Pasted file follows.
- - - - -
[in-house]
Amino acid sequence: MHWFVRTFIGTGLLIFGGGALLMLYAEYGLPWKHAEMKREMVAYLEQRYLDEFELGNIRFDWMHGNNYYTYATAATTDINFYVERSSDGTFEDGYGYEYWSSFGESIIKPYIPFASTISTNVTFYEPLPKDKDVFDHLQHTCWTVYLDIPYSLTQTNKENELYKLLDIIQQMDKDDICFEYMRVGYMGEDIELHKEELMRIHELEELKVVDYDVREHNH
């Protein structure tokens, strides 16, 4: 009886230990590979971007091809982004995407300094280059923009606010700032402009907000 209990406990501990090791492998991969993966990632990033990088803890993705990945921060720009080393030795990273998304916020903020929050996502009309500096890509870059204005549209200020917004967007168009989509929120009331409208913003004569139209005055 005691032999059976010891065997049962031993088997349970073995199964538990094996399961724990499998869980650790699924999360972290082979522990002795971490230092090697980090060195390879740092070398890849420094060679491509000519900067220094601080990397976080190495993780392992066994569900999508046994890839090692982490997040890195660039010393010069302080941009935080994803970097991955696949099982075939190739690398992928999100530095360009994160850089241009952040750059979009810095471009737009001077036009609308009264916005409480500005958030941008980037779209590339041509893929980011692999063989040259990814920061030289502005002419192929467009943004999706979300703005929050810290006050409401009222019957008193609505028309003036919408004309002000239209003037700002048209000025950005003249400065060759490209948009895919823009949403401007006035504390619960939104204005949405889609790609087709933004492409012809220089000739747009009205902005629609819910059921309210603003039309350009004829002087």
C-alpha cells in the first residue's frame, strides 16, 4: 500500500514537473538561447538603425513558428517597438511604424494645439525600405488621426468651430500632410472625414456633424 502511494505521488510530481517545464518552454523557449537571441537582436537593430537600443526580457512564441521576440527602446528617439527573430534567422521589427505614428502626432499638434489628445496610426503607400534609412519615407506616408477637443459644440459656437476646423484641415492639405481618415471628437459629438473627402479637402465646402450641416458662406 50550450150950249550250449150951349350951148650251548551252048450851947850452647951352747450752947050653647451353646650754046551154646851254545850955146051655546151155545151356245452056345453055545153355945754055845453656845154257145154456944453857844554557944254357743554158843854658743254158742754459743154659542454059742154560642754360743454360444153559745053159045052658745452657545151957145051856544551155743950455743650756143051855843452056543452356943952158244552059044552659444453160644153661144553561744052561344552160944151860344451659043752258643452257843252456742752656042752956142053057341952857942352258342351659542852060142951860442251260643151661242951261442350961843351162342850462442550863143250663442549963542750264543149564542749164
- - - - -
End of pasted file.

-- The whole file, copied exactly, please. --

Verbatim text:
[in-house]
Amino acid sequence: MHWFVRTFIGTGLLIFGGGALLMLYAEYGLPWKHAEMKREMVAYLEQRYLDEFELGNIRFDWMHGNNYYTYATAATTDINFYVERSSDGTFEDGYGYEYWSSFGESIIKPYIPFASTISTNVTFYEPLPKDKDVFDHLQHTCWTVYLDIPYSLTQTNKENELYKLLDIIQQMDKDDICFEYMRVGYMGEDIELHKEELMRIHELEELKVVDYDVREHNH
């Protein structure tokens, strides 16, 4: 009886230990590979971007091809982004995407300094280059923009606010700032402009907000 209990406990501990090791492998991969993966990632990033990088803890993705990945921060720009080393030795990273998304916020903020929050996502009309500096890509870059204005549209200020917004967007168009989509929120009331409208913003004569139209005055 005691032999059976010891065997049962031993088997349970073995199964538990094996399961724990499998869980650790699924999360972290082979522990002795971490230092090697980090060195390879740092070398890849420094060679491509000519900067220094601080990397976080190495993780392992066994569900999508046994890839090692982490997040890195660039010393010069302080941009935080994803970097991955696949099982075939190739690398992928999100530095360009994160850089241009952040750059979009810095471009737009001077036009609308009264916005409480500005958030941008980037779209590339041509893929980011692999063989040259990814920061030289502005002419192929467009943004999706979300703005929050810290006050409401009222019957008193609505028309003036919408004309002000239209003037700002048209000025950005003249400065060759490209948009895919823009949403401007006035504390619960939104204005949405889609790609087709933004492409012809220089000739747009009205902005629609819910059921309210603003039309350009004829002087």
C-alpha cells in the first residue's frame, strides 16, 4: 500500500514537473538561447538603425513558428517597438511604424494645439525600405488621426468651430500632410472625414456633424 502511494505521488510530481517545464518552454523557449537571441537582436537593430537600443526580457512564441521576440527602446528617439527573430534567422521589427505614428502626432499638434489628445496610426503607400534609412519615407506616408477637443459644440459656437476646423484641415492639405481618415471628437459629438473627402479637402465646402450641416458662406 50550450150950249550250449150951349350951148650251548551252048450851947850452647951352747450752947050653647451353646650754046551154646851254545850955146051655546151155545151356245452056345453055545153355945754055845453656845154257145154456944453857844554557944254357743554158843854658743254158742754459743154659542454059742154560642754360743454360444153559745053159045052658745452657545151957145051856544551155743950455743650756143051855843452056543452356943952158244552059044552659444453160644153661144553561744052561344552160944151860344451659043752258643452257843252456742752656042752956142053057341952857942352258342351659542852060142951860442251260643151661242951261442350961843351162342850462442550863143250663442549963542750264543149564542749164